Die Nibelungen: Siegfried (1924)
Directed by Fritz Lang

Artistic & Entertainment Value
* * * * *

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Siegfried kills a dragon, wins a treasure, and arrives at the Burgundian court ruled by King Gunter, whom he befriends. When Gunter shortly thereafter reveals that he desires the warrior maiden Brunhild, but that she will marry only a man who can best her in battle, Siegfried offers to win her for his newfound companion. Overjoyed by this generous proposal, the king, in return, promises Siegfried the hand of his sister Kriemhild. Unfortunately, after Brunhild has wedded the king, she learns that Siegfried, not Gunter, had defeated her and plots against her conqueror.

Fritz Lang's adaptation of the Germanic epic of the Nibelungs, of which Siegfried is the first half, is perhaps the director's greatest achievement and is, for the whole of its duration, imbued with a poignant mythic feel. Lang really has created a fantastic, dreamlike world somehow divorced from that of ordinary experience and has inhabited it with incredibly well realized characters.


In fact, the individuals whose stories the director tells are all absolutely enthralling. Siegfried himself is the perfect warrior. He is brave and loyal. Gunter is the weak, easily swayed king he serves. Brunhild is a fierce and proud warrior maiden. Kriemhild is an innocent girl enamored of Siegfried. All of these characters Lang has conjured up have a sort of undying presence that allows them to rise up above the ordinary. Rather than reducing them to some psychologist's case studies and tediously analyzing them, the director presents them as though they were embodiments of primal emotions. They are, consequently, endowed with a strange eternality, as though they were outside of time, enduring like the emotions themselves.


What is more, as fascinating as these characters are, the images with which Siegfried is filled are just as bewitching. The brilliantly stylized sets are both consistently beautiful and impressive. The movie opens in a great forest of artificial trees and moves from there to the stark, symmetrical Burgundian court. At other times, the heroes visit still other magical lands, including Brunhild's barren kingdom, charming woodlands, and a pool guarded by a dragon. As different as they are from one another, however, the film's sets, by bringing to the viewer's awareness a peculiar otherworldliness, arouse a potent sense of awe that is sure to leave him profoundly stirred.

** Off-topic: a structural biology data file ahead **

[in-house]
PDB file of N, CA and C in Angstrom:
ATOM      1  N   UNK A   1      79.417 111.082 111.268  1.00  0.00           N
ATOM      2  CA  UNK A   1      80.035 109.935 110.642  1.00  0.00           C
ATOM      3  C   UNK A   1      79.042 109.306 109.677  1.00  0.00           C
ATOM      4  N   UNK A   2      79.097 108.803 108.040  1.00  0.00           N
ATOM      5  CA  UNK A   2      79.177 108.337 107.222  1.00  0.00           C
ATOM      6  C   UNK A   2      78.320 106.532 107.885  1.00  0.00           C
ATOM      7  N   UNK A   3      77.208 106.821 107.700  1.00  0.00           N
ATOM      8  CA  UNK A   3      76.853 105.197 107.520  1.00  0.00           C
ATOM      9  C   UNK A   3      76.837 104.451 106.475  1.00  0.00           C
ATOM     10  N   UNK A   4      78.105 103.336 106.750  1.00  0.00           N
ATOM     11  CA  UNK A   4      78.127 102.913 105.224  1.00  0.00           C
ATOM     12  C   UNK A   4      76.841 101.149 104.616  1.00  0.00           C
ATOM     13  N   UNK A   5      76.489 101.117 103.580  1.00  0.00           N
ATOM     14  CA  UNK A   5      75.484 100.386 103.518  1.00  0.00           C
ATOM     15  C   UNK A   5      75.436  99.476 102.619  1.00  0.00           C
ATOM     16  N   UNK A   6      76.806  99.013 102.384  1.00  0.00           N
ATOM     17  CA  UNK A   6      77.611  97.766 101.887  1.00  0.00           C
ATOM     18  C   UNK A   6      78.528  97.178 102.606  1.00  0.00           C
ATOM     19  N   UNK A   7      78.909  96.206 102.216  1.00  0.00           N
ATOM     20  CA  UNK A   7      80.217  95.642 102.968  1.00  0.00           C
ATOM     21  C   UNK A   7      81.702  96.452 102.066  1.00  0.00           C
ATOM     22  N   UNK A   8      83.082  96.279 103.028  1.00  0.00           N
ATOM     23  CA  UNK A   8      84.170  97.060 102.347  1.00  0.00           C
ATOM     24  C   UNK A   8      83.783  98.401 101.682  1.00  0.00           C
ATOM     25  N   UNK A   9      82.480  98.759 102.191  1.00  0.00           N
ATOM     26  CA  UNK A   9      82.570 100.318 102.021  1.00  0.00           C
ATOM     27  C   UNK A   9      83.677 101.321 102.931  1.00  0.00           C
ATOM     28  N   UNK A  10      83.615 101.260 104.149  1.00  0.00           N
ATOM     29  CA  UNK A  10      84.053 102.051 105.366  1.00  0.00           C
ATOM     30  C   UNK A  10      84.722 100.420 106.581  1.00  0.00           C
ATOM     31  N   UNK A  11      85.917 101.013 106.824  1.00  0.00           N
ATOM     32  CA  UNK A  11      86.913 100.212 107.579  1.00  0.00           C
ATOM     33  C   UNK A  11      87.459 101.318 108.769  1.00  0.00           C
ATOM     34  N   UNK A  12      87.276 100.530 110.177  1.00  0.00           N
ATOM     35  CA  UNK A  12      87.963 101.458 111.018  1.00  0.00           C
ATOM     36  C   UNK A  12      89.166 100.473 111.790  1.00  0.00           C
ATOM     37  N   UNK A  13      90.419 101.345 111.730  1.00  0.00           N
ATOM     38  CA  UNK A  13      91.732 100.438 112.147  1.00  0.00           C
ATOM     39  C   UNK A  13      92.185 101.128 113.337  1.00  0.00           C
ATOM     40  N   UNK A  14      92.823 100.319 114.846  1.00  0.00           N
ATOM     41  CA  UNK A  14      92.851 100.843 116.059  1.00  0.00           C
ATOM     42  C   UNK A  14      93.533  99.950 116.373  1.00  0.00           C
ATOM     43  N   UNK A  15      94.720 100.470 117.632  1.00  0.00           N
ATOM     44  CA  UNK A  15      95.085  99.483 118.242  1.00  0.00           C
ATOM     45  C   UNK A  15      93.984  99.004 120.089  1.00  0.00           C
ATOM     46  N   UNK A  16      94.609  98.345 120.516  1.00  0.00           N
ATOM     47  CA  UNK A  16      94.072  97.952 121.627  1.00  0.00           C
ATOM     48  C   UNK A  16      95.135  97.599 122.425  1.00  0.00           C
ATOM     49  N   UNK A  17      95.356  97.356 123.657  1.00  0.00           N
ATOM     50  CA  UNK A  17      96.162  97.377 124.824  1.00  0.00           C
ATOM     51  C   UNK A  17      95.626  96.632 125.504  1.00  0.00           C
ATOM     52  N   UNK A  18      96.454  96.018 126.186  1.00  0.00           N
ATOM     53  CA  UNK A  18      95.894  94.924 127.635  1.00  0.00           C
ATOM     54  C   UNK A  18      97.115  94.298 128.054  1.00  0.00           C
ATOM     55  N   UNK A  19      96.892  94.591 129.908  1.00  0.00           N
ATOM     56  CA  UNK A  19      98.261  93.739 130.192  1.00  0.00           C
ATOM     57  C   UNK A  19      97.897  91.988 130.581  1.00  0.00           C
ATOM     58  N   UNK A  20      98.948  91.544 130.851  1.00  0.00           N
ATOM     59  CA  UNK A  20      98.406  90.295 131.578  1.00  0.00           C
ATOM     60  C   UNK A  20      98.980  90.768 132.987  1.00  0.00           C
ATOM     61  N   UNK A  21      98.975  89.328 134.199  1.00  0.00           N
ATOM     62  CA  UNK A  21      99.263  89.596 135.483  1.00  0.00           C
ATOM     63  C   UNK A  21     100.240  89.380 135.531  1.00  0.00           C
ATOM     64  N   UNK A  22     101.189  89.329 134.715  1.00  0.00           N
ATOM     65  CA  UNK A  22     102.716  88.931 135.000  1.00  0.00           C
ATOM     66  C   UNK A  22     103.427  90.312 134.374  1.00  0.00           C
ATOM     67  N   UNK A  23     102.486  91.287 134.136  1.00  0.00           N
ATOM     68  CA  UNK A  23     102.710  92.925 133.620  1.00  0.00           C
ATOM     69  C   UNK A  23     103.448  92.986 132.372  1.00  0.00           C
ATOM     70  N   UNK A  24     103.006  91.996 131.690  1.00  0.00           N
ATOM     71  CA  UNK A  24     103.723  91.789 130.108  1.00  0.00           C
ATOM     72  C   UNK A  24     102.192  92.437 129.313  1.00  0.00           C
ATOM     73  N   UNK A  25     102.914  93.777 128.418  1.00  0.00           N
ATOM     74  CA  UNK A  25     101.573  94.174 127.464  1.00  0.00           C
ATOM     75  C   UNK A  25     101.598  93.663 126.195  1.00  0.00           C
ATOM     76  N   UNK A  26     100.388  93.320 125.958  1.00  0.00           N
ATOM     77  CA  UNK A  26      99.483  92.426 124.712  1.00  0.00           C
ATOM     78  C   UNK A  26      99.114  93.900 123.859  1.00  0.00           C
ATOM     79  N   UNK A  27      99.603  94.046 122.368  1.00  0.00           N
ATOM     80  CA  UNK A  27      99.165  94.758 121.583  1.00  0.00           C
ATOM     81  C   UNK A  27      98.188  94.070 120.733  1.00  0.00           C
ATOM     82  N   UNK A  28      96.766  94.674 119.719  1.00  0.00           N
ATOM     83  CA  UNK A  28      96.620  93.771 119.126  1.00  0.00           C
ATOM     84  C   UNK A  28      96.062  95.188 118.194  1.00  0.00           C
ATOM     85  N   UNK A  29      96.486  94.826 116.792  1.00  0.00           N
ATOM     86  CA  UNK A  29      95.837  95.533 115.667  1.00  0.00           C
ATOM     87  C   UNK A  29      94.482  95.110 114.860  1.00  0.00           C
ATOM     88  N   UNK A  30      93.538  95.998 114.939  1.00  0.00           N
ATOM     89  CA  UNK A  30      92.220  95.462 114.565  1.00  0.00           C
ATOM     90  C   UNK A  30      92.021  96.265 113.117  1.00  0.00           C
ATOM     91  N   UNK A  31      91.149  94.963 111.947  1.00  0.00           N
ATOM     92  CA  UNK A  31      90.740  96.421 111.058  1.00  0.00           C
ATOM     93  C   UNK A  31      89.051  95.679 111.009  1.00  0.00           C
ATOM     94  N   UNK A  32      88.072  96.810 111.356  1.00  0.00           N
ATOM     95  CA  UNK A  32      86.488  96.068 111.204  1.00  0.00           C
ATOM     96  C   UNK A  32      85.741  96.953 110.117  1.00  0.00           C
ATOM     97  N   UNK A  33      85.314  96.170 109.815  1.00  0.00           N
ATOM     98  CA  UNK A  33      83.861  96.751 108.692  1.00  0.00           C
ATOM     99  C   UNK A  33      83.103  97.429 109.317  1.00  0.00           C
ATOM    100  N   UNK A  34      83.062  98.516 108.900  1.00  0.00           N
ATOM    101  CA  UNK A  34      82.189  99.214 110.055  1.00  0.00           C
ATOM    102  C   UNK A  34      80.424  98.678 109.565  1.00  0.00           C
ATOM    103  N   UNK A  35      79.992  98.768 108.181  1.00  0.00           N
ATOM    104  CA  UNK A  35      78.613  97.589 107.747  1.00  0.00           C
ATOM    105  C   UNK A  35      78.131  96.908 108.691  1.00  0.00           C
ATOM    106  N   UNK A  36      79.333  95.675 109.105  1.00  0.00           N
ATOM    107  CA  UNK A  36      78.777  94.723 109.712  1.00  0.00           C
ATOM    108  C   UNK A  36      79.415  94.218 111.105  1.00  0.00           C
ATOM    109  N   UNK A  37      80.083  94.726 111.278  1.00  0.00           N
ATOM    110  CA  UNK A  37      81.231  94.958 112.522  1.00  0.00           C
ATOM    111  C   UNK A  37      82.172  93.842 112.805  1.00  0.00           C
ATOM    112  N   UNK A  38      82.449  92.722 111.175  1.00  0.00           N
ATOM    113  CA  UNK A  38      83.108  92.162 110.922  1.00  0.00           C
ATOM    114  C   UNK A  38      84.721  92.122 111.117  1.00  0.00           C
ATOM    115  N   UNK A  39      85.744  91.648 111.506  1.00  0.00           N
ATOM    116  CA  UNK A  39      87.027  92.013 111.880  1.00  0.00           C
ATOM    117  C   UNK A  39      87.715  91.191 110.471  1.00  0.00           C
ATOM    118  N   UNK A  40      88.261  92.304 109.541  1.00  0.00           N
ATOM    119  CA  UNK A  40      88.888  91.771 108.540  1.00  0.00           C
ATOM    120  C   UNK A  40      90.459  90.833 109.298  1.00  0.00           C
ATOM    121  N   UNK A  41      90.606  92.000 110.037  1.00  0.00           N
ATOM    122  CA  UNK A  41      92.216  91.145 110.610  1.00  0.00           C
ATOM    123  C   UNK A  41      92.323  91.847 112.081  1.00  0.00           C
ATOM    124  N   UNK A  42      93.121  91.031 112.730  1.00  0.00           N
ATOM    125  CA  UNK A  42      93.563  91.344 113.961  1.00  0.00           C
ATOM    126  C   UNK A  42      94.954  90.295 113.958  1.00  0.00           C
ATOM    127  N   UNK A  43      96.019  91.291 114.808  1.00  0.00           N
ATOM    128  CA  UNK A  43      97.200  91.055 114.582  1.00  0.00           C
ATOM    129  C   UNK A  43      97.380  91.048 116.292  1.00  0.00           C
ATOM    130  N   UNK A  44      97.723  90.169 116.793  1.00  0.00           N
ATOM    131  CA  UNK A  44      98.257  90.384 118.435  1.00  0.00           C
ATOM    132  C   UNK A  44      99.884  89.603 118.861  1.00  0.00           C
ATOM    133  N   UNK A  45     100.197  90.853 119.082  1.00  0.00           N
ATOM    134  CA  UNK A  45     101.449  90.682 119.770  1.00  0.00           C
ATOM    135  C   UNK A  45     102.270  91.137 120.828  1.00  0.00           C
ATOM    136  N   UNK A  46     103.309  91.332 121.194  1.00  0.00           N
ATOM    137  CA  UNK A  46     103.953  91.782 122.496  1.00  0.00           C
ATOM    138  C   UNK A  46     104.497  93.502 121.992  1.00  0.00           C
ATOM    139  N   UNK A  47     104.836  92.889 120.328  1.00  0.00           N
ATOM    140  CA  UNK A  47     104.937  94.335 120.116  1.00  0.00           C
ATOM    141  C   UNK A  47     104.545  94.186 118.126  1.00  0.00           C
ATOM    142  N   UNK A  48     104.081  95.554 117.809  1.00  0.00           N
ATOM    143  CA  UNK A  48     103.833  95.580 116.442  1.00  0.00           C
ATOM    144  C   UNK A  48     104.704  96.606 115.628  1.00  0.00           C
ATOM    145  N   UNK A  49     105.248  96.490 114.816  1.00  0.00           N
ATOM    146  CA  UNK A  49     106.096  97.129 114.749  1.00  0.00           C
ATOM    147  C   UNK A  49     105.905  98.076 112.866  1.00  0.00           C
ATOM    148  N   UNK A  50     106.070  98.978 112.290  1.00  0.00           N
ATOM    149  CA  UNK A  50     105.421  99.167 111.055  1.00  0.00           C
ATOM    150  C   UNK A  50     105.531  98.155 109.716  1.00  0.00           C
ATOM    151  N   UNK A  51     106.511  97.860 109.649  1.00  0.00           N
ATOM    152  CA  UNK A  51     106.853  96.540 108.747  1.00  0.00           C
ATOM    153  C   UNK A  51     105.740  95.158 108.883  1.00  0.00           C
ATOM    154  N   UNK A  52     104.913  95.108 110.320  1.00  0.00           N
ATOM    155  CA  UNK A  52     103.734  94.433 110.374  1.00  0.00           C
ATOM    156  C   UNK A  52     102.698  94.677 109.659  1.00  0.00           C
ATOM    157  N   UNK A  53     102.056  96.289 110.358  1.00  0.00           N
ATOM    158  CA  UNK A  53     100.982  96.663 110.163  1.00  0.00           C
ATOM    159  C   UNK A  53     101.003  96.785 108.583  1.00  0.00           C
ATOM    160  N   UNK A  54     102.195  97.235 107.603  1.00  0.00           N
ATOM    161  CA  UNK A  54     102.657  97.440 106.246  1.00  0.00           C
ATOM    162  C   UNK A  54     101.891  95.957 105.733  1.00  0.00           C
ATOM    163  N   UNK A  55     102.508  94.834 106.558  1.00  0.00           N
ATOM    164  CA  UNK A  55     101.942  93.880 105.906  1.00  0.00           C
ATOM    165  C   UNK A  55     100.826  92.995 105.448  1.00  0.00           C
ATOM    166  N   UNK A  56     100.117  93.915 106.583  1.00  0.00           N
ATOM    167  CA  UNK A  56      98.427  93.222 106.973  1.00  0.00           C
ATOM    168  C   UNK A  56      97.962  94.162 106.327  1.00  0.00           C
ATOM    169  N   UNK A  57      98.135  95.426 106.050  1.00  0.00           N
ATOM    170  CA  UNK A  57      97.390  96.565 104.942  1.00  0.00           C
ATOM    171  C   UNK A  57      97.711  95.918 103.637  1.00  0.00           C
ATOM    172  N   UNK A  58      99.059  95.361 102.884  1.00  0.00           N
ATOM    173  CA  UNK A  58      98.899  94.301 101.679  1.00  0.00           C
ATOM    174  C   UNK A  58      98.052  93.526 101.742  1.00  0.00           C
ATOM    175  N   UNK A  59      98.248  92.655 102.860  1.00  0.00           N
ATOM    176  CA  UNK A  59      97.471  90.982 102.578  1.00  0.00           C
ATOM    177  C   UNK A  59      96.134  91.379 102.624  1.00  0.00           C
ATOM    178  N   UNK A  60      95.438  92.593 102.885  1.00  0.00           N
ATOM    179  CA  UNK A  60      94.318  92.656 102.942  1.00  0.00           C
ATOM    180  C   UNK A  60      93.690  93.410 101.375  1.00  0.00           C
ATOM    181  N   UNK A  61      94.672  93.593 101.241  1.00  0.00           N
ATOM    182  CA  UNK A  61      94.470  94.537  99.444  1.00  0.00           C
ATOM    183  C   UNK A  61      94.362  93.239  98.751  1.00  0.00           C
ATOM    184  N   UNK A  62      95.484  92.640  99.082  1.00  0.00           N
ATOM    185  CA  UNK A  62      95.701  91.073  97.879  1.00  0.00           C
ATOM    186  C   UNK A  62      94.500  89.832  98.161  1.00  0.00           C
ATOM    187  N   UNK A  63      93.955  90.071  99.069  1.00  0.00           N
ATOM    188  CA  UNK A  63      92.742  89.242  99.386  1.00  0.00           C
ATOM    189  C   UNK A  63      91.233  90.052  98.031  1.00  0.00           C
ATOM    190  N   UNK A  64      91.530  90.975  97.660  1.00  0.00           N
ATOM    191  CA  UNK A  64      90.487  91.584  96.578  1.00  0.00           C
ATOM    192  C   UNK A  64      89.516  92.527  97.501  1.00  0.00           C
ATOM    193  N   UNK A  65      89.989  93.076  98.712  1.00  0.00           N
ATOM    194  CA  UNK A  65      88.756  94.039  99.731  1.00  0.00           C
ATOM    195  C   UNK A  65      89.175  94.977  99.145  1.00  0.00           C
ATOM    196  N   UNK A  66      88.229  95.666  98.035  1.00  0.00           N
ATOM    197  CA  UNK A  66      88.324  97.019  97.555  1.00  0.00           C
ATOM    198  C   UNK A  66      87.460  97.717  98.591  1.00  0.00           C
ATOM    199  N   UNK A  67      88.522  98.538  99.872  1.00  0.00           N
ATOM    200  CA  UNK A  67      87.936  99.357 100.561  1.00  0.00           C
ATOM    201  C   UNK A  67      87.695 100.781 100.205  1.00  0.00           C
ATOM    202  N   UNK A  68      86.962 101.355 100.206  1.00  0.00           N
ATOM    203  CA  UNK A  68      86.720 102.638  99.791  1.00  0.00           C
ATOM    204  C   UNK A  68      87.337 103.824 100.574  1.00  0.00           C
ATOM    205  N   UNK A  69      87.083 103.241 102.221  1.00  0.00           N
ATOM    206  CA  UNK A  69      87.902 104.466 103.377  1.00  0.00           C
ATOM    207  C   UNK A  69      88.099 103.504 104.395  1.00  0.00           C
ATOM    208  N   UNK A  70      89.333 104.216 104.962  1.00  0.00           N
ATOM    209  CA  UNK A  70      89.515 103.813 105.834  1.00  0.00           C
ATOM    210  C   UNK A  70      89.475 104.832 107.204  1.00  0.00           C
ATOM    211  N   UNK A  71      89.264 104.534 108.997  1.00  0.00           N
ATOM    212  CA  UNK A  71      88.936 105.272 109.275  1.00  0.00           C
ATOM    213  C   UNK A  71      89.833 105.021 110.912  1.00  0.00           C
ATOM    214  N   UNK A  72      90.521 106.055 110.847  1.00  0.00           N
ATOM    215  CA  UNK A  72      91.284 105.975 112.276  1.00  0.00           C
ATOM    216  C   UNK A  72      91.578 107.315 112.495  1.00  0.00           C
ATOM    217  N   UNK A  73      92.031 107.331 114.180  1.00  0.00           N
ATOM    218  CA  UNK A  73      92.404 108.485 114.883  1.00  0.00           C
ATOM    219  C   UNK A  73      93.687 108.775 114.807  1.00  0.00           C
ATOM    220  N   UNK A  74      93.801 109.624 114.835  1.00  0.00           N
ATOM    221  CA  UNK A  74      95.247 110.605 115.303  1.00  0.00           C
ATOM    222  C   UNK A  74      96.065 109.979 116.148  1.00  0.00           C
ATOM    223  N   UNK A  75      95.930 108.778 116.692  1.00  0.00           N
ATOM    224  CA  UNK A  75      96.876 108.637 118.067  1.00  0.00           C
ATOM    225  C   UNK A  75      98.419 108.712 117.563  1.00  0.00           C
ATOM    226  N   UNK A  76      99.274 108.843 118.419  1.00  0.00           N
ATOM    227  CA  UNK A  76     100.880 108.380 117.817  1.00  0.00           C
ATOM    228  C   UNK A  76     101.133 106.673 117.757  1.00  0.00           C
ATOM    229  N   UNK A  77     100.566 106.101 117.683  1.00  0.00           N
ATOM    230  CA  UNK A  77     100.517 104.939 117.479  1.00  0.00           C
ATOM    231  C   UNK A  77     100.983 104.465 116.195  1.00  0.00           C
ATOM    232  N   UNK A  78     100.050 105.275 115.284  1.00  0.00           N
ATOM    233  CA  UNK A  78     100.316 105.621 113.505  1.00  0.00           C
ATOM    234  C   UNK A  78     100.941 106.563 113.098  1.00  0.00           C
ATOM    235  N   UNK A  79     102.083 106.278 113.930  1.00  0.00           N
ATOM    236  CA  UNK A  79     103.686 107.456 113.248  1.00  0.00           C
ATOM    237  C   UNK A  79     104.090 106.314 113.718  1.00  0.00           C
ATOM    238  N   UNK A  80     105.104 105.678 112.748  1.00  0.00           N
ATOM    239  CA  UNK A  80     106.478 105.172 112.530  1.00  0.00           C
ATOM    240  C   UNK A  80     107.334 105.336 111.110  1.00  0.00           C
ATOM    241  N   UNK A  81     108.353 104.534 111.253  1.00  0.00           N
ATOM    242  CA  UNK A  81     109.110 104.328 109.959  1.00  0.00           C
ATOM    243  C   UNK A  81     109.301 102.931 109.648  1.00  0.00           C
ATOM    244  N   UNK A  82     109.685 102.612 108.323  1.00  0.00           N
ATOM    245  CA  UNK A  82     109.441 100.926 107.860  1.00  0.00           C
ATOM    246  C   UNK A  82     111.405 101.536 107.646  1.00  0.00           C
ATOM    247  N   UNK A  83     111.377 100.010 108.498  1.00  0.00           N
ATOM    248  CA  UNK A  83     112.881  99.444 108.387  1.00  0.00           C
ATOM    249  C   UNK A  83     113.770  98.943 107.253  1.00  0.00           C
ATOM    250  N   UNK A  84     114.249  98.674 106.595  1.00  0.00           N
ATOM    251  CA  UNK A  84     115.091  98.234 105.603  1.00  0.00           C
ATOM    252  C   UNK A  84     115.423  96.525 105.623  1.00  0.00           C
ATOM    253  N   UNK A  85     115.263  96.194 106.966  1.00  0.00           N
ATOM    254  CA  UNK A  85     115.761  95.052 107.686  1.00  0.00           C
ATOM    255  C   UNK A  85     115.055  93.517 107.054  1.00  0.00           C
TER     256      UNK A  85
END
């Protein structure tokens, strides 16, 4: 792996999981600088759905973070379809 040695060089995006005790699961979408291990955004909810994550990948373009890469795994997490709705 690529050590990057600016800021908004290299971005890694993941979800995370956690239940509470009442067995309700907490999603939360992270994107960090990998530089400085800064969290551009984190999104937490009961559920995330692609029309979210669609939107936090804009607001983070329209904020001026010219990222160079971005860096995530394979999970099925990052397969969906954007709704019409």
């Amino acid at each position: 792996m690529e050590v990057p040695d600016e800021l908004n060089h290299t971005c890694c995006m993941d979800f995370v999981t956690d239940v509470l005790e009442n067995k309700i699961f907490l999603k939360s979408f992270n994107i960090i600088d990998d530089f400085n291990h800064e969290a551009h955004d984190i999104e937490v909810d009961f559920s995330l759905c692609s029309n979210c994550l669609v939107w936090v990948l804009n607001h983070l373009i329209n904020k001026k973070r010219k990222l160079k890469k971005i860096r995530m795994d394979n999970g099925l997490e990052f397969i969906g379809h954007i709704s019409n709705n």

Such feelings are further enhanced by Lang's slow and deliberate presentations of his characters' actions, especially those occurring in the scenes set in the court, which infuse the whole movie with a formalized, ritualistic feel. Rather than depicting events in a naturalistic way and trying to convince the moviegoer he is looking at a world much like his own, Lang moves the viewer beyond his ordinary experience and reveals to him the universe of dreams and religion. The director's evocation of the fantastic has been equalled by very few others.


Not only does Siegfried manifest a marvellous sense of some mythic universe, however, but it also elicits nearly overwhelming feelings of heroism and sympathy. In fact, the eponymous protagonist's adventures are consistently dramatic and exciting. His battle with the dragon is wonderfully well realized, as is the competition for Brunhild's hand. The viewer is left exhilarated by these scenes, and the presence of such feelings makes the pitiable events at the film's conclusion, which contrast with and destroy the earlier emotions, more potent than they would otherwise have been. The hero's fate, and its effects on those around him, consequently, arouse feelings of deep sorrow.


Fritz Lang's Siegfried is an astonishing film, almost certainly the director's best, and is among the finest works of cinema as an artistic medium.

Review by Keith Allen

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